ING Groep N.V. intends to split its banking and insurance operations, divest itself of the insurance operations, and find a new home for its ING Direct USA Internet banking unit.
ING, Amsterdam, would end up being about as half as big as it used to be, with a focus on banking outside the United States. To get rid of the the insurance operations and the U.S. Internet banking business, ING may sell some businesses to other companies and sell other businesses to the public through stock offerings, according to ING Chief Executive Officer Jan Hommen says
One of the companies that merged to form ING in 1991 entered the U.S. insurance market in 1966, by acquiring Life of Georgia. ING became a much bigger presence in the U.S. insurance market in 1997, when it acquired Equitable Life Insurance Company of Iowa, Des Moines, Iowa. In 2000, the Dutch financial services giant further expanded its presence by acquiring ReliaStar Financial Corp., Minneapolis, and the financial services operations of Aetna Inc., Hartford.
ING sold Life of Georgia to a unit of Prudential P.L.C., London, in 2004, and it recently announced plans to sell ING Re’s U.S. and Canadian group life, accident and health reinsurance business to Reinsurance Group of America Inc., Chesterfield, Mo.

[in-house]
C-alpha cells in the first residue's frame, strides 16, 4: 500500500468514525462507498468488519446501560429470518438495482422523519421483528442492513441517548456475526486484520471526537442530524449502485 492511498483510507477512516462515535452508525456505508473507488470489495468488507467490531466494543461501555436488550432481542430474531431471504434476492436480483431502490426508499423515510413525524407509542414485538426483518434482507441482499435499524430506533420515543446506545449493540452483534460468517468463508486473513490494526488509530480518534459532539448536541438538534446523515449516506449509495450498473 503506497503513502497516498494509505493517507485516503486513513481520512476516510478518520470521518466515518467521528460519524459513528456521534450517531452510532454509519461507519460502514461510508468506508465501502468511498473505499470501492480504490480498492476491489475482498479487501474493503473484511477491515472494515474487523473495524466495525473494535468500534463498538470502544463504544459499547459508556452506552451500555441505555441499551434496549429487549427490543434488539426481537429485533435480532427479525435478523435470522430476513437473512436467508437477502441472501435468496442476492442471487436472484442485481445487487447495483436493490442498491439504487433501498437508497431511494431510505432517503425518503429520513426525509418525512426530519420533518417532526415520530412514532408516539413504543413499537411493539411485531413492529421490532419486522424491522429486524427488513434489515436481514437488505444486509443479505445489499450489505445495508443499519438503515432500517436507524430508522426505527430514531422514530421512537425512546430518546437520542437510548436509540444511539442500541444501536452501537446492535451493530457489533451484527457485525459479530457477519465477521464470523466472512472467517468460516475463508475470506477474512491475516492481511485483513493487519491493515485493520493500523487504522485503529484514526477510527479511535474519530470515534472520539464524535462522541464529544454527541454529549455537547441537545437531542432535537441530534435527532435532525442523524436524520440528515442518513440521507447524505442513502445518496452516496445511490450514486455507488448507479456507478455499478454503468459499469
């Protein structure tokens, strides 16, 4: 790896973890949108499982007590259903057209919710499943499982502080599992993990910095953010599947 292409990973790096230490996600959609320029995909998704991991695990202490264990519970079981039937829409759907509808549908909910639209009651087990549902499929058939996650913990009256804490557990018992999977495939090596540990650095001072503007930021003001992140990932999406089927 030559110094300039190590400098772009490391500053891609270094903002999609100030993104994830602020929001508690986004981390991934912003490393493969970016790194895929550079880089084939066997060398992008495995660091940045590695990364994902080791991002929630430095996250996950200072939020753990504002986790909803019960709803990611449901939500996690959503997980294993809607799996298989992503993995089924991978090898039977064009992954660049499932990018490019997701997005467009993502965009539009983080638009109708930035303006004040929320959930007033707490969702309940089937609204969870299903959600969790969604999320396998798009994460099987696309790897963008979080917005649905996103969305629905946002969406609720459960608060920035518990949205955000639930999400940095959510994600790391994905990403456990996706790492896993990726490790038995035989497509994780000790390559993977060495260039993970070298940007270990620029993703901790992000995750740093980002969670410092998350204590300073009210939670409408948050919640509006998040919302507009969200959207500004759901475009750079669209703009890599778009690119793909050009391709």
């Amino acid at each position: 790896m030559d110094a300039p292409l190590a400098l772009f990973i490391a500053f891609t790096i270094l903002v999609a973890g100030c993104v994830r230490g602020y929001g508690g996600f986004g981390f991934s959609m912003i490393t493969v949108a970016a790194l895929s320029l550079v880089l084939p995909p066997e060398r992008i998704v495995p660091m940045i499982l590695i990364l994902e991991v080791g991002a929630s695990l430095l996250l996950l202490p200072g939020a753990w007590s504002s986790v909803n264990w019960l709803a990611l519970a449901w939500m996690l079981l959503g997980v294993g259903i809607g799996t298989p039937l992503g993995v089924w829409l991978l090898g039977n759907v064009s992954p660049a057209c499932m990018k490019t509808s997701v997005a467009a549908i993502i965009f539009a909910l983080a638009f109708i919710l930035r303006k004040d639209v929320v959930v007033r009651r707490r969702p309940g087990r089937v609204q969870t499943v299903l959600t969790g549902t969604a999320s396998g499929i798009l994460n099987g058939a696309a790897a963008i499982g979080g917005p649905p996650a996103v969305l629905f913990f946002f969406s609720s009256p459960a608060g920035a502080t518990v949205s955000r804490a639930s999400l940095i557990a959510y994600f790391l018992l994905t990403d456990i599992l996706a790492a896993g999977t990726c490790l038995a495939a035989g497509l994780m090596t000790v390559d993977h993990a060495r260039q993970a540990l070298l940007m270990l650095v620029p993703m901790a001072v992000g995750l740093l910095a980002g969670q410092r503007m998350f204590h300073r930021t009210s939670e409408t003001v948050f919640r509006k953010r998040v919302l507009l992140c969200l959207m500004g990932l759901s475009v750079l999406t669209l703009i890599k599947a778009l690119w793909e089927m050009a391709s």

But ING is still a significant presence in the U.S. retirement services, life insurance and rollover annuity markets.
ING says it came up with the current restructuring plan in an effort to implement a “Back to Basics” streamlining initiative, eliminate “double leverage,” and pay the Dutch State back for the rounds of government financial support that ING has received since the current financial crisis began.
ING also came up with the plan to satisfy European Commission fair competition requirements, Hommen says.
“Negotiations with the European Commission on the restructuring plan have acted as a catalyst to accelerate the strategic decision to completely separate banking and insurance operations,” Hommen says.
Originally, combining banking and insurance services helped provide capital efficiency and earnings stability, but today, “the widespread demand for greater simplicity, reliability and transparency has made a split the optimal course of action,” Hommen says.